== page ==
Chris: 02:03 Well, I am at the age now, Tony. I’ll be 56 this year that I’m, I’m kind of in the stage where a lot of the ministry that I’m trying to focus on is helping the younger pastors and it’s not to say that I’m going to stop doing what I’m doing, but I really find myself most satisfied when I’m investing in any other leaders, younger leaders and, so I do a lot of mentoring and a lot of coaching and we have a coaching network and, it’s just become a recurring issue of people’s pastors, depression, loneliness, even in some cases suicide. And of course at the time of the gateway conference, there had just recently been a pastor had taken his life out in California. And so I just felt like, you know, when, someone like me gets the opportunity to speak to pastors, why not just get real and deal with the issue?
Chris: 02:57 And I think one of the things that I’m learning too is that as long as it stays a secret, like that’s one of the biggest dangers of the whole thing. The danger is not being in the condition, it’s being in the condition alone and no one else knowing you’re going through it. And one of the points that I’ve made is that, you know, if I told you I had the flu, you know, a part of my body was sick and I had the flu. You would think nothing differently about me at all. Now he just got sick. He’s still a man of integrity and got a great ministry. But, when my mind, which really is just another organ in my body, it’s just another part of my body. If I told you it was sick, it’s almost as if you’re, hey, well, maybe he shouldn’t be doing ministry. And maybe, maybe there was something really wrong with him and it’s amazing how there is no case can it be normalized to a place. So what does a pastor going to do because their ministry is so public, they’re going to tuck it in, hide it, and only gets worse when you do that.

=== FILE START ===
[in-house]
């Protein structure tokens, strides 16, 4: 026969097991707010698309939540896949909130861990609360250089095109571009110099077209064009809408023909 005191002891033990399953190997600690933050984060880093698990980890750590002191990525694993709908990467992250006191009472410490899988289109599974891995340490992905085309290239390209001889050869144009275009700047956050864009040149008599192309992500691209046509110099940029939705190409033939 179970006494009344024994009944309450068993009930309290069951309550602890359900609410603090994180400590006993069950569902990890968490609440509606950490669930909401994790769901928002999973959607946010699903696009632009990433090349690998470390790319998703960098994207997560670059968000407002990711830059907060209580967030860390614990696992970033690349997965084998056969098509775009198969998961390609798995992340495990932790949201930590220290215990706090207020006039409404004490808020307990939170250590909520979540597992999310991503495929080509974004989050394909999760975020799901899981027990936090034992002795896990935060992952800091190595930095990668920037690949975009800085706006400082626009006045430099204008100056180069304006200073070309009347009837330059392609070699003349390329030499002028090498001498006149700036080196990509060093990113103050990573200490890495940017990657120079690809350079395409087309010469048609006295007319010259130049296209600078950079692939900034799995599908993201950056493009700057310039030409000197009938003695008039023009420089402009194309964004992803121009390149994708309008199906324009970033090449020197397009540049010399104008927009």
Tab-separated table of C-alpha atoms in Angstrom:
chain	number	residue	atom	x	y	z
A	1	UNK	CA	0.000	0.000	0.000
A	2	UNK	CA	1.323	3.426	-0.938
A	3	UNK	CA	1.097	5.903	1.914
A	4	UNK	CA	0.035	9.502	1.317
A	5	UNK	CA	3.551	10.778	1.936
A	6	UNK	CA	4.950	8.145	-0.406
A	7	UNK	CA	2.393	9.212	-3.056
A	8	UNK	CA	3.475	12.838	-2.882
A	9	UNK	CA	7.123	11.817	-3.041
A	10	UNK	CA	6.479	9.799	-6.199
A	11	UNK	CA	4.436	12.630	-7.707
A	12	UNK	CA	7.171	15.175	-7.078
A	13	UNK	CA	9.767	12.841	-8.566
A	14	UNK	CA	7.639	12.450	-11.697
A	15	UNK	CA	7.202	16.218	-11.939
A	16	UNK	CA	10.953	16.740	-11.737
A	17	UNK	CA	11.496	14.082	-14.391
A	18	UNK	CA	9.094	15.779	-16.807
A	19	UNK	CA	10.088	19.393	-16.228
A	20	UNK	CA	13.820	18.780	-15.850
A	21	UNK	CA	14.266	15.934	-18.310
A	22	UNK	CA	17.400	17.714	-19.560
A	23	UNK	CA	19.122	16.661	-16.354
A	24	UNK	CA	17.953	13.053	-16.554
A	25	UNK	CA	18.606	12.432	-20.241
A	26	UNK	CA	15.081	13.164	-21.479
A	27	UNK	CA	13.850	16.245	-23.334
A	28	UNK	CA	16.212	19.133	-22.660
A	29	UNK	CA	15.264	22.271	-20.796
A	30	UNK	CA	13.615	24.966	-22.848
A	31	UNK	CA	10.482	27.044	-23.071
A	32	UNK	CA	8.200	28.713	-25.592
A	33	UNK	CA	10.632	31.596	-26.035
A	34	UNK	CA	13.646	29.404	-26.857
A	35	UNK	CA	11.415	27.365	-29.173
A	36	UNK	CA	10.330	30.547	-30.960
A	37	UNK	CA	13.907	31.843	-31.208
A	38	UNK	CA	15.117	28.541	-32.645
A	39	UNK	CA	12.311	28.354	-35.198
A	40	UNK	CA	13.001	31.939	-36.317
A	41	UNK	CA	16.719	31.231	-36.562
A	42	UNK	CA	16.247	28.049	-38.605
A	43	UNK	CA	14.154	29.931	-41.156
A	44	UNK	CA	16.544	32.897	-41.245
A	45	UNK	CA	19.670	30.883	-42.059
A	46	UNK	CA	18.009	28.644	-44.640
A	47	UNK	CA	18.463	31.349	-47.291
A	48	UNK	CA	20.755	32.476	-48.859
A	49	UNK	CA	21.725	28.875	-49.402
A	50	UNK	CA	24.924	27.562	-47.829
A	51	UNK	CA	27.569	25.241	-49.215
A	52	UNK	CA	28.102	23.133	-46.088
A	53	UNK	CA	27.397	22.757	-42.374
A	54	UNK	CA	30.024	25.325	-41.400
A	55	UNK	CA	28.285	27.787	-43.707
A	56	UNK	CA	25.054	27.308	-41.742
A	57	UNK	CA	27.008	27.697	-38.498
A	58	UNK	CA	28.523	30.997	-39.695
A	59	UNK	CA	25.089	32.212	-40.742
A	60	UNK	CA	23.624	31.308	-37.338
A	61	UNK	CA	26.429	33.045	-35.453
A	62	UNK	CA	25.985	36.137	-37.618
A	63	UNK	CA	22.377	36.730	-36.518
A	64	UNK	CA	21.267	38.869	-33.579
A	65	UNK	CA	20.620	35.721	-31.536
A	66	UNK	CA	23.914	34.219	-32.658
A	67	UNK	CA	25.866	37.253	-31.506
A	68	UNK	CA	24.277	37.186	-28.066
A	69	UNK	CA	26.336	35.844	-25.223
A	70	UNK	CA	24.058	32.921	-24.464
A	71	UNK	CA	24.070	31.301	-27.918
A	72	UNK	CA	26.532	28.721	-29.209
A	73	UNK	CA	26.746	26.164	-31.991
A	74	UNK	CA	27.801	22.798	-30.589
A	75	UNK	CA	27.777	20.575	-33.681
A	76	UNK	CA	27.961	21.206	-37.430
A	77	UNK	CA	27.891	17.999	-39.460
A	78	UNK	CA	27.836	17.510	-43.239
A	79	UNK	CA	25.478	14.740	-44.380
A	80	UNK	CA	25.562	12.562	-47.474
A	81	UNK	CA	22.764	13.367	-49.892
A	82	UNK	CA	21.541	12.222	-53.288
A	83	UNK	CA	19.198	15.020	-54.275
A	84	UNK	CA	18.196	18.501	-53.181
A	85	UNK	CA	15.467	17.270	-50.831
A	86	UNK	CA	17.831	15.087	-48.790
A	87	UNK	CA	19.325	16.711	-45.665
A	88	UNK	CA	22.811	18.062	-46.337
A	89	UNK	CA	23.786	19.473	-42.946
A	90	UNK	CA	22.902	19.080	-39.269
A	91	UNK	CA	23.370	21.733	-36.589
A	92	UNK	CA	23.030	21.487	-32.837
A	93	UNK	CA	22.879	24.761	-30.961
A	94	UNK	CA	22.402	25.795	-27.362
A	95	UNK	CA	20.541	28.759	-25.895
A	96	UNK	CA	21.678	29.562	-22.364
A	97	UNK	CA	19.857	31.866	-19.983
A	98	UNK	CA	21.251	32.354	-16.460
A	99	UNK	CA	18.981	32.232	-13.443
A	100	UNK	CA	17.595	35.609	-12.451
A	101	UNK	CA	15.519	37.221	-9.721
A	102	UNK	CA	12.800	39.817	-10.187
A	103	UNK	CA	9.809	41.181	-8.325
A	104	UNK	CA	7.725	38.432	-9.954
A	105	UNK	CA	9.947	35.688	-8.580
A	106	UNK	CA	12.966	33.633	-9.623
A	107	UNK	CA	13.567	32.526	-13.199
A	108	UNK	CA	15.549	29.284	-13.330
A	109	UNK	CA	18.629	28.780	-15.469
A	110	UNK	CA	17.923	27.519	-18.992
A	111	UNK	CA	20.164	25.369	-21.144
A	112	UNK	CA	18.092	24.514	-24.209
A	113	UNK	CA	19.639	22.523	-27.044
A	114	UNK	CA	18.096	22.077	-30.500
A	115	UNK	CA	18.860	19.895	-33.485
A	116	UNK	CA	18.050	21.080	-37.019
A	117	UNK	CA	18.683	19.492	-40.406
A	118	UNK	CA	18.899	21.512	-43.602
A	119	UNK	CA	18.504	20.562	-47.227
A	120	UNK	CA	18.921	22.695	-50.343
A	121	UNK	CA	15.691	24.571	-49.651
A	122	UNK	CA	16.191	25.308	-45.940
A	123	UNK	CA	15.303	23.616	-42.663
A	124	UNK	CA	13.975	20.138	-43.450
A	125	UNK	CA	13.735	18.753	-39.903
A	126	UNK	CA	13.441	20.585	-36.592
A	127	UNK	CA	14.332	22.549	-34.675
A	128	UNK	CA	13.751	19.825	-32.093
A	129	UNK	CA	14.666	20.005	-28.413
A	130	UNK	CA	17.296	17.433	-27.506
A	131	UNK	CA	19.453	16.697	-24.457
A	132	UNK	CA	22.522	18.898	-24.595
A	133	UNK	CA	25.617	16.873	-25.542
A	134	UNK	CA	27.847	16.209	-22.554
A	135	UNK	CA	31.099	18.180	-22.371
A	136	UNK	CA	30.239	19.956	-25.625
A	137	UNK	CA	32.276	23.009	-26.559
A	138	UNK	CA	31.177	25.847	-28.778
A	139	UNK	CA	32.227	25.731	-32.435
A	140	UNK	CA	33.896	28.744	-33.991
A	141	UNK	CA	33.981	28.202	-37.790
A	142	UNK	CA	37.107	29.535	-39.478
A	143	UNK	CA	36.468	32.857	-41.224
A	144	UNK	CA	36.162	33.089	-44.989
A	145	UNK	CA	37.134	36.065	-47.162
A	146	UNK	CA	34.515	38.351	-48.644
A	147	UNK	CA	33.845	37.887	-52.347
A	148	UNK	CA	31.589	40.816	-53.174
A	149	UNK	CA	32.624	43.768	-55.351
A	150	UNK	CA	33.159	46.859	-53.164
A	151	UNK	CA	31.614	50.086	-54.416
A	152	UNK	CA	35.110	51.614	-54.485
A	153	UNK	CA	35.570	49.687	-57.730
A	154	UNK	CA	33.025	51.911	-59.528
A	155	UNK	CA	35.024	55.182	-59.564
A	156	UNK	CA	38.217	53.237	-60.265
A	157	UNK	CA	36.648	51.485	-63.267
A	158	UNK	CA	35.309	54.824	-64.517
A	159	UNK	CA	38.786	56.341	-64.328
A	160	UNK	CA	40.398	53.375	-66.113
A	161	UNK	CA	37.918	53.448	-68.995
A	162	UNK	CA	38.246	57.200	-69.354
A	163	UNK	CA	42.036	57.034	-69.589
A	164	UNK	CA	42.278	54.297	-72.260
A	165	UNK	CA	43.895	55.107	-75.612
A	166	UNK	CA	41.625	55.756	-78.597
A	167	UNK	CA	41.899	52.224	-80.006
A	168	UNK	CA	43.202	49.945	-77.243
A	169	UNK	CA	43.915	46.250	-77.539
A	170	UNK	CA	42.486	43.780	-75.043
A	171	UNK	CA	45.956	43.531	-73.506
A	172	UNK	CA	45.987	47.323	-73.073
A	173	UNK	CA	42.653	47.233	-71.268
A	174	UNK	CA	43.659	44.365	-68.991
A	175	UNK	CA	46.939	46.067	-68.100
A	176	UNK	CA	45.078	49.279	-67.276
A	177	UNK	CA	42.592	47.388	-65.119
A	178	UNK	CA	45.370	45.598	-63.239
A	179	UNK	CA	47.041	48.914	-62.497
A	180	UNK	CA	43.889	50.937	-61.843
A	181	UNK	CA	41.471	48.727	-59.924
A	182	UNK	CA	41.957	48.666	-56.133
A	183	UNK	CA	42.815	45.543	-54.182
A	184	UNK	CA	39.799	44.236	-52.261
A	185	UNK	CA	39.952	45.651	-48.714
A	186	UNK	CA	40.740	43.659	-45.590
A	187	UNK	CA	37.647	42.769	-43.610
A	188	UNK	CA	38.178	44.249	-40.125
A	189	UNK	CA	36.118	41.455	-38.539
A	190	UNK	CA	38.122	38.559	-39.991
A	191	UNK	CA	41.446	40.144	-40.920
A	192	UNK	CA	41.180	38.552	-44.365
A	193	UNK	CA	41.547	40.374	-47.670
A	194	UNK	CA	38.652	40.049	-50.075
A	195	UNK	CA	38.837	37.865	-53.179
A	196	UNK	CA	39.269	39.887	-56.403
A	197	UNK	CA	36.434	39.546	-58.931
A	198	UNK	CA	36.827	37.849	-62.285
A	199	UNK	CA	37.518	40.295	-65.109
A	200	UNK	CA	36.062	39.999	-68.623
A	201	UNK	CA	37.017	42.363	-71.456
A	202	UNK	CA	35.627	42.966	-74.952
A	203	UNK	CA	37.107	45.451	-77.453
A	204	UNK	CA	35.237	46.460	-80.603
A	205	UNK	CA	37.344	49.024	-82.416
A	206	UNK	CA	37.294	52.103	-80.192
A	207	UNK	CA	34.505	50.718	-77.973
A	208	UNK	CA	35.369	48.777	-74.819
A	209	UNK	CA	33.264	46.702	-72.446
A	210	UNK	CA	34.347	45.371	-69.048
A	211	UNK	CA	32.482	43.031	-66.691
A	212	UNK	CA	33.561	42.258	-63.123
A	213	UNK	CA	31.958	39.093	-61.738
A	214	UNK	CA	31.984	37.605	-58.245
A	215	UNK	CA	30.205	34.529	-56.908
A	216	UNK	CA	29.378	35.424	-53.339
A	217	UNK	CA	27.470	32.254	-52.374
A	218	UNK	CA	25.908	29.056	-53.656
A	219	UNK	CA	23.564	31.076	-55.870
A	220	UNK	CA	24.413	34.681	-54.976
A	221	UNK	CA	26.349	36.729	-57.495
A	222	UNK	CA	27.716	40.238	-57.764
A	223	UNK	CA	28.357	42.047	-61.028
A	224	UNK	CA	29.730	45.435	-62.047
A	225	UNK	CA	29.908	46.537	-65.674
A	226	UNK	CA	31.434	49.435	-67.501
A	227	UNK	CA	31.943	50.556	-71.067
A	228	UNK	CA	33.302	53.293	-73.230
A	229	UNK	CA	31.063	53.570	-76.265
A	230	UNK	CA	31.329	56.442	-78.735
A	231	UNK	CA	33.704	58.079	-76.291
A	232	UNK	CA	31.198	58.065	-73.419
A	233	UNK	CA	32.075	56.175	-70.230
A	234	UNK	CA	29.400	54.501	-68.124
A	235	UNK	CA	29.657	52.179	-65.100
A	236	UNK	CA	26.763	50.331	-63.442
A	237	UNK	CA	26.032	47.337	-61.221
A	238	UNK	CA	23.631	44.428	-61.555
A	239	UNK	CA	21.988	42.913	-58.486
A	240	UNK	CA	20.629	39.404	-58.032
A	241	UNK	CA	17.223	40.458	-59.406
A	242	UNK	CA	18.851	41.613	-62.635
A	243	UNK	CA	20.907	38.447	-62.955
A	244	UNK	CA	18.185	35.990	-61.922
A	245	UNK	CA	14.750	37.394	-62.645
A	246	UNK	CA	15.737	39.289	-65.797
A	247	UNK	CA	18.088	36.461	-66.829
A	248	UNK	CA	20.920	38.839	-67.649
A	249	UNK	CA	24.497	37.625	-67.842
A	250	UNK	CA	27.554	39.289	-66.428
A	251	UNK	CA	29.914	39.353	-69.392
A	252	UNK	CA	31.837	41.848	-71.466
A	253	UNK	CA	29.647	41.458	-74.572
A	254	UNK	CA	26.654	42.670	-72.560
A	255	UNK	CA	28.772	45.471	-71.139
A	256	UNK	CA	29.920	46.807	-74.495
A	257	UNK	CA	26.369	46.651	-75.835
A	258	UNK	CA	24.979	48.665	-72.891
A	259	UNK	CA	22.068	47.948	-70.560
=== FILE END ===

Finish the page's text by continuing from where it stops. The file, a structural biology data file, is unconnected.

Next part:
Tony: 03:59 For sure. So, I know in preparation for the session at gateway, you explained that you’re by no means an expert when it comes to mental health issues, but it sounded like you did do a lot of research in preparation for that talk and I’m curious to hear and if you would be willing to share some of the things that you learned that pastors need to know when it comes to this topic.
Chris: 04:22 Well, one of the greatest things I learned, and I didn’t learn this from many Christian related materials, this was secular materials is that it’s very lifestyle related. So we bring this own ourselves by our sedentary life, by being indoors too much. Even some of the research that’s been done on this topic talk about how it never, like depression doesn’t exist in any form in cultures where people are gathering food or hunting for food, like there’s something about our indoor, the pace of life, even the screen time that we spend, all of that is pouring into this condition. And so that was probably not only one of the most eye-opening, but it was also one of the most encouraging because if it’s lifestyle, if it was created by a lifestyle situation then it can be fixed by lifestyle situation.